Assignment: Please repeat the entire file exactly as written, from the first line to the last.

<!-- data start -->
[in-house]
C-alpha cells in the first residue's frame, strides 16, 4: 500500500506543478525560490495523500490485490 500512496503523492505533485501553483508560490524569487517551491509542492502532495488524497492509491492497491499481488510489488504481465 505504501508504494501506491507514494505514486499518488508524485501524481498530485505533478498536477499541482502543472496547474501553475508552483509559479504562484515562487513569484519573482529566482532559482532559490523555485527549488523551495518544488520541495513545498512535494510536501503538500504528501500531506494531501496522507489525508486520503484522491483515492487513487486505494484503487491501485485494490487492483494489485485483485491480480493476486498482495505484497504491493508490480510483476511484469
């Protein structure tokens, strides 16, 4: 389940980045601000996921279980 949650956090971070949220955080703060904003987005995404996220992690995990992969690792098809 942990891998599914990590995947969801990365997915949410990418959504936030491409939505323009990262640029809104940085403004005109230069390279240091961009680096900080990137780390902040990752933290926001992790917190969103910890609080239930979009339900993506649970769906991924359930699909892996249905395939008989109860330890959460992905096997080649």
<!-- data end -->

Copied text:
[in-house]
C-alpha cells in the first residue's frame, strides 16, 4: 500500500506543478525560490495523500490485490 500512496503523492505533485501553483508560490524569487517551491509542492502532495488524497492509491492497491499481488510489488504481465 505504501508504494501506491507514494505514486499518488508524485501524481498530485505533478498536477499541482502543472496547474501553475508552483509559479504562484515562487513569484519573482529566482532559482532559490523555485527549488523551495518544488520541495513545498512535494510536501503538500504528501500531506494531501496522507489525508486520503484522491483515492487513487486505494484503487491501485485494490487492483494489485485483485491480480493476486498482495505484497504491493508490480510483476511484469
């Protein structure tokens, strides 16, 4: 389940980045601000996921279980 949650956090971070949220955080703060904003987005995404996220992690995990992969690792098809 942990891998599914990590995947969801990365997915949410990418959504936030491409939505323009990262640029809104940085403004005109230069390279240091961009680096900080990137780390902040990752933290926001992790917190969103910890609080239930979009339900993506649970769906991924359930699909892996249905395939008989109860330890959460992905096997080649």